China 02 20 12 021The Helen and William Mazer Foundation, which funds research on the public health benefits of bicycling, supported this research.  Steve Bercu, a Director of the Foundation, said, “We see the bicycle as a vital tool for the control of obesity world-wide. The Hangzhou study begins to paint a picture of the elements that can lead to the choice of a bicycle over a car for daily transportation, elements such as wide cycle track and the use of lushly vegetated islands to buffer bikes from traffic.” With all the known health benefits of bicycling, perhaps other foundations will come forward to evaluate innovative bicycle environments.

This study demonstrates the international consistency in preferences for cycle tracks, parking sheds, bicycle signals, and rental bicycles while new insights were revealed about the wide heavily-planted cycle tracks.  Duplicating Hangzhou’s bicycle facilities could encourage more people to bicycle, an important consideration due to the many health and environmental benefits.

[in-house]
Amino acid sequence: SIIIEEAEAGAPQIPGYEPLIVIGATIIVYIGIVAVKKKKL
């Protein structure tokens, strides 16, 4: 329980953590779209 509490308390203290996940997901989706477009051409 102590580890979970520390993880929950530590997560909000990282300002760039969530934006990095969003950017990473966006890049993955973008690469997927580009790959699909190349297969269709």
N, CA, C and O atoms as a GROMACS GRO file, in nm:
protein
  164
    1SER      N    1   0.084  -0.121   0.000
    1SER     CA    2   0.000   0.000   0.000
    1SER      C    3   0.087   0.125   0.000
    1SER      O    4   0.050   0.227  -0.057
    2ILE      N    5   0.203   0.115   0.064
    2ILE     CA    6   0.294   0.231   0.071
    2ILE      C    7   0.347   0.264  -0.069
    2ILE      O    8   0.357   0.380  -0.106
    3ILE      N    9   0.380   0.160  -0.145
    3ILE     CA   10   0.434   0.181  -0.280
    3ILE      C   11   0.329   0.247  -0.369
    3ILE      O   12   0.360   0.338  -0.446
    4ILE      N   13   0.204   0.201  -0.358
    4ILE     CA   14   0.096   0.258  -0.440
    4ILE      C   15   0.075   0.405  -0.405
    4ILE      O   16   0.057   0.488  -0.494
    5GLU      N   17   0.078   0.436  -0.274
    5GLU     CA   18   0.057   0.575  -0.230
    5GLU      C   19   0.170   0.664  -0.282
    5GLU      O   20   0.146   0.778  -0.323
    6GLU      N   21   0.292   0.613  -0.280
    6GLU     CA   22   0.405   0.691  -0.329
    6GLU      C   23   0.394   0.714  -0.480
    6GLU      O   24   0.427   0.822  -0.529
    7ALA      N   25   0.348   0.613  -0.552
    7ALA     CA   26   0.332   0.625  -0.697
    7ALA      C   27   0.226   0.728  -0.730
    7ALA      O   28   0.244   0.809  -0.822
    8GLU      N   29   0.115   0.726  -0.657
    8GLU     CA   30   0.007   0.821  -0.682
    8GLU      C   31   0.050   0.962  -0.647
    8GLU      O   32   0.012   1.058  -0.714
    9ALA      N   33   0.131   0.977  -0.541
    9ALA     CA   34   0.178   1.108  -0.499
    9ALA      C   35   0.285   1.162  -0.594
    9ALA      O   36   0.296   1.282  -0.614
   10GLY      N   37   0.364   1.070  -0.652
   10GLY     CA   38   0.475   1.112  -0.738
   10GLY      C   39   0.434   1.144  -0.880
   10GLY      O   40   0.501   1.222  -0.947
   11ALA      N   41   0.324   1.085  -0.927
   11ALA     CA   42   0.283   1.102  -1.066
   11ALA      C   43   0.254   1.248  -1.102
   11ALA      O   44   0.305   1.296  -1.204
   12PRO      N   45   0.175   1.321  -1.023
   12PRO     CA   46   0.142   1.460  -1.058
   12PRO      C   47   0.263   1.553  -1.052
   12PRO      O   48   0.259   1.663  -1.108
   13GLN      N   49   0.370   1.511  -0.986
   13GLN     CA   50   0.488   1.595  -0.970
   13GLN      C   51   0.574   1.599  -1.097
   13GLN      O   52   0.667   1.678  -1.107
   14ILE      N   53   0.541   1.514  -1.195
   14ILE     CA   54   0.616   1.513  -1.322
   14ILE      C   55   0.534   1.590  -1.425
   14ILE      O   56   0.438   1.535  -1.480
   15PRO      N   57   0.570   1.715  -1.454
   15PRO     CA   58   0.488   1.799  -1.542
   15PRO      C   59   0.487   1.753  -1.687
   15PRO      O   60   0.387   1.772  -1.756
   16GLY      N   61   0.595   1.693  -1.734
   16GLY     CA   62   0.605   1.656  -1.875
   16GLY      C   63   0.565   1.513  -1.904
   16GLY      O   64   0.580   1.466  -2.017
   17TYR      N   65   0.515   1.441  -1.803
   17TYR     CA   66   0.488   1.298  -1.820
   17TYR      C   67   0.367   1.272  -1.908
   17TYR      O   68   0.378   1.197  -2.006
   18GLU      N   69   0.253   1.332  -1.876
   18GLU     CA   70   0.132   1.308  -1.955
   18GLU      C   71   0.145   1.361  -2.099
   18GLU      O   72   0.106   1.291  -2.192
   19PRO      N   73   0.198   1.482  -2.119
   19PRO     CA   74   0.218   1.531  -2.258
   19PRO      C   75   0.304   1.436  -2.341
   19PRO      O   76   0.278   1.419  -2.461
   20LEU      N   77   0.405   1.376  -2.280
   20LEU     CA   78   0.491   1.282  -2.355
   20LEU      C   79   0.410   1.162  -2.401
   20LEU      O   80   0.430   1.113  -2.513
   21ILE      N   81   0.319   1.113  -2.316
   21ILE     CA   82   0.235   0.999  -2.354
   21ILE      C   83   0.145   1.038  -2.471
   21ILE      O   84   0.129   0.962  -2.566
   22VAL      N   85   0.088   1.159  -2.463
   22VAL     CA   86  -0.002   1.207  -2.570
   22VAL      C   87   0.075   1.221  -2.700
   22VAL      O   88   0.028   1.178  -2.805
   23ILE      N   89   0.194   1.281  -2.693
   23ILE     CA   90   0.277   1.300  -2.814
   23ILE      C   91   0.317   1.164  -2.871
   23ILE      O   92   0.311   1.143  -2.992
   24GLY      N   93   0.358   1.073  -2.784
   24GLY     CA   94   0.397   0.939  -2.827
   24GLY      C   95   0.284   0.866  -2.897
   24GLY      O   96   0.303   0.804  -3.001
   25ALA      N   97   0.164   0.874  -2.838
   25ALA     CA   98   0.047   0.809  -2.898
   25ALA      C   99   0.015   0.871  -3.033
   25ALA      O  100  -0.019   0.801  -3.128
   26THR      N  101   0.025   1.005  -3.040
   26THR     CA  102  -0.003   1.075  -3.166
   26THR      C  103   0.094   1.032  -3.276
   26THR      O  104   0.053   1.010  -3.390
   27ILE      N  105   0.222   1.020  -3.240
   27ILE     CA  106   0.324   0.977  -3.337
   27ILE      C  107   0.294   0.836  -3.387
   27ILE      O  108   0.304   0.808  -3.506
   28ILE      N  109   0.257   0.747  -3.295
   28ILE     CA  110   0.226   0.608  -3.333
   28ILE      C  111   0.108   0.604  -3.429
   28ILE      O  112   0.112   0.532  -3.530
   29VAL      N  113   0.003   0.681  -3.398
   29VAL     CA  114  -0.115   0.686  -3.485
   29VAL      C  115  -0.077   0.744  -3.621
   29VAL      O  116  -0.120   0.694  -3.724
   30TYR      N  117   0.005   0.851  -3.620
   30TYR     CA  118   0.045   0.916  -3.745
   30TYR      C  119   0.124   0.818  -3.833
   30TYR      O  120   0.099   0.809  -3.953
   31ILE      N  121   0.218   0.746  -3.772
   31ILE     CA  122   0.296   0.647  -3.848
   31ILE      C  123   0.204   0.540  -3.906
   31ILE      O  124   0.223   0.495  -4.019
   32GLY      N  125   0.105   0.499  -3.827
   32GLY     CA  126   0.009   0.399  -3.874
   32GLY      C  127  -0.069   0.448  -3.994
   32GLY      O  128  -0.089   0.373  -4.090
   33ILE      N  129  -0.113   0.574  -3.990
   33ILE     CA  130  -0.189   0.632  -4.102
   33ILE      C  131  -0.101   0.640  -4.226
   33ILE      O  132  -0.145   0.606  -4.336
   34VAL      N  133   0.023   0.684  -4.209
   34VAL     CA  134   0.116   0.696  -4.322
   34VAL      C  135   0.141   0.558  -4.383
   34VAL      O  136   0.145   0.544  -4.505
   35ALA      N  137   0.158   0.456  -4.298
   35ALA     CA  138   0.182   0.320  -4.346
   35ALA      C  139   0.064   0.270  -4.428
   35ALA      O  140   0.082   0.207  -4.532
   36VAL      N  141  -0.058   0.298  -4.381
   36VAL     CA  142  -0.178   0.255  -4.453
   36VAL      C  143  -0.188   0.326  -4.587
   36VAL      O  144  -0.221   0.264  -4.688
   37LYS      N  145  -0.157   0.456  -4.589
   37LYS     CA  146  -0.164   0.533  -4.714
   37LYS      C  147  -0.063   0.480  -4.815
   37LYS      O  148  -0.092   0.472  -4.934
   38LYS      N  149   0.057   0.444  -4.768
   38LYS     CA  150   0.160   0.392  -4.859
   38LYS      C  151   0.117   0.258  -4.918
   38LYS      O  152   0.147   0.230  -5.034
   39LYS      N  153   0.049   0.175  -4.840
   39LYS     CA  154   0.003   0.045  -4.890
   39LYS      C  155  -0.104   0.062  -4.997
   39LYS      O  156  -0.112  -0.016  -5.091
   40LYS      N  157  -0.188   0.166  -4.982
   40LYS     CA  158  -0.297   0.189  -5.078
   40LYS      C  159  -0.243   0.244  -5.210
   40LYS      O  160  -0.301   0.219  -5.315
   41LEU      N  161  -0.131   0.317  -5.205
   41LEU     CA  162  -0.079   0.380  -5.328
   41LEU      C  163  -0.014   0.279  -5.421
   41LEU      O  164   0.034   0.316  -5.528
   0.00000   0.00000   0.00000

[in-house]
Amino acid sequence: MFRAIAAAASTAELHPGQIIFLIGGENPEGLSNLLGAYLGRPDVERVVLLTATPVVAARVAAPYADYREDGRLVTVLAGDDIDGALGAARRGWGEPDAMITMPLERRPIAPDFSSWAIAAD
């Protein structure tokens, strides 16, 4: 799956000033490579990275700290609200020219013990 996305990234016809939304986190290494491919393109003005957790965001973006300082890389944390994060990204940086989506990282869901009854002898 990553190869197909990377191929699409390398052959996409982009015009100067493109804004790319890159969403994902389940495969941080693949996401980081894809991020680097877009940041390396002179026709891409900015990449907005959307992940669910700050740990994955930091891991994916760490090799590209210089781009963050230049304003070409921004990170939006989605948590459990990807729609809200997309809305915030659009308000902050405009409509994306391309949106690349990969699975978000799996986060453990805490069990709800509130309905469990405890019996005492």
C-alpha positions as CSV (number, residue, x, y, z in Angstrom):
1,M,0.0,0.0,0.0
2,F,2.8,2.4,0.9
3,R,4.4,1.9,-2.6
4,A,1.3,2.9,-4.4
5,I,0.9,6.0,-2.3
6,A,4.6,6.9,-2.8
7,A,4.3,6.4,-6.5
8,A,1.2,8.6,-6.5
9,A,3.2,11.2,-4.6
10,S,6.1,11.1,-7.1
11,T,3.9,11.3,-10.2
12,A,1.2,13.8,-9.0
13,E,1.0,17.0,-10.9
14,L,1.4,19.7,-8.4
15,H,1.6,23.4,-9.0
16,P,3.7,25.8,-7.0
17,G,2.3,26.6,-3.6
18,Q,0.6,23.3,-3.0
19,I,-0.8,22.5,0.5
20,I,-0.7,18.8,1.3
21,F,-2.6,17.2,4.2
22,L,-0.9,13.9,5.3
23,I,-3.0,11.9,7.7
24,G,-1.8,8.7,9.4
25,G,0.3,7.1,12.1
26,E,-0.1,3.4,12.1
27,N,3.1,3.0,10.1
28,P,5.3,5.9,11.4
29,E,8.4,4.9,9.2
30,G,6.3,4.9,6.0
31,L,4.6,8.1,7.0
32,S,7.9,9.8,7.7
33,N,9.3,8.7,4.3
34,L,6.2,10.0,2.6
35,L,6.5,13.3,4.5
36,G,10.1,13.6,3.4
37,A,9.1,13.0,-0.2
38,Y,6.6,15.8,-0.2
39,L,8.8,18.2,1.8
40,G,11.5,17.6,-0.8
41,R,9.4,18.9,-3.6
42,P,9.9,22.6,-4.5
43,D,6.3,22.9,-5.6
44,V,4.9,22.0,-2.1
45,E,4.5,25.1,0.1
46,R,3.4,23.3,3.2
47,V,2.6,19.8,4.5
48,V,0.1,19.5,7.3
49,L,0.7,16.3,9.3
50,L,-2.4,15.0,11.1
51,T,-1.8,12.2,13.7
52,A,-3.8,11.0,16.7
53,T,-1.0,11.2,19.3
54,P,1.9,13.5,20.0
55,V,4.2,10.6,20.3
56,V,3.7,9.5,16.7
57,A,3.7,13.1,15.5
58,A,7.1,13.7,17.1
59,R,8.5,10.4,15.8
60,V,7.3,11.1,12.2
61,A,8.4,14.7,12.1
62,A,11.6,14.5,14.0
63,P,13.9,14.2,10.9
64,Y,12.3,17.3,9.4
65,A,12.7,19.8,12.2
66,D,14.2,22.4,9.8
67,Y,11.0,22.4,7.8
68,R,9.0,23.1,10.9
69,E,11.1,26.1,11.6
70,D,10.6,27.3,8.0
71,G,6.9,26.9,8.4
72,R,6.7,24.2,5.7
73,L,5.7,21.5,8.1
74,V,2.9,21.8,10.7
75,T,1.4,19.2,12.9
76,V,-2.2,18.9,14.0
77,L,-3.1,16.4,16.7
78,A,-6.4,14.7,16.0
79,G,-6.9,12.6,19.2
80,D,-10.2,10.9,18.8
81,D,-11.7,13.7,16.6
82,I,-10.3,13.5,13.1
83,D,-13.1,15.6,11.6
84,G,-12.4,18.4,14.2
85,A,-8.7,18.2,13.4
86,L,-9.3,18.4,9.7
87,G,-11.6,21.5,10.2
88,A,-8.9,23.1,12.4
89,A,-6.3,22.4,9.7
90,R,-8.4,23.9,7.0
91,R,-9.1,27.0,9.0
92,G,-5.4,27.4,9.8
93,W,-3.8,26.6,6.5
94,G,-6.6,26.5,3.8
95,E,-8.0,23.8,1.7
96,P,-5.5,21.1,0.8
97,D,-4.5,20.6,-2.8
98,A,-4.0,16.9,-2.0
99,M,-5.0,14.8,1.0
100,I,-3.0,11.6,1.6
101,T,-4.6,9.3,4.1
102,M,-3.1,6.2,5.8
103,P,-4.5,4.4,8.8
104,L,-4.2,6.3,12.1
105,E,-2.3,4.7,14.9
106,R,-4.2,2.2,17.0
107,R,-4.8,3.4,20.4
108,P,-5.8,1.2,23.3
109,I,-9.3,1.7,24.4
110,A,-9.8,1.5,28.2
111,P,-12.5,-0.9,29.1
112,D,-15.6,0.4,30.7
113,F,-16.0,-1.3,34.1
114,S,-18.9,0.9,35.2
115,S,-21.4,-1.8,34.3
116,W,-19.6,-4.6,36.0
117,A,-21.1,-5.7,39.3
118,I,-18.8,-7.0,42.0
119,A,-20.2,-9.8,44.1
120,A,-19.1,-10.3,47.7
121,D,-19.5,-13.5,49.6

What are the key points/takeaways of this study?

  • Women preferred parking sheds, cycle tracks, bike signals, and public bicycles more than men.
  • Barriers between cycle tracks and roads were a maximum of 7 feet wide with trees over 40 years old.
  • Half indicated they enjoyed bicycling due to beautiful surrounding environments.
  • Hangzou’s cycle tracks, that were up to 15 feet wide, allow for side-by-side bicycling.
  • Because Hangzhou has the best of all bicycle facilities, participants were able to choose their favorite bicycle facility (cycle track), parking (shed), traffic signal (bicycle signal), and private or public bike (liked both).
  •  The participants in Hangzhou who had these bicycle facilities did not indicate that pollution was unpleasant or made biking difficult.

How is this study the same and different from previous studies on the subject?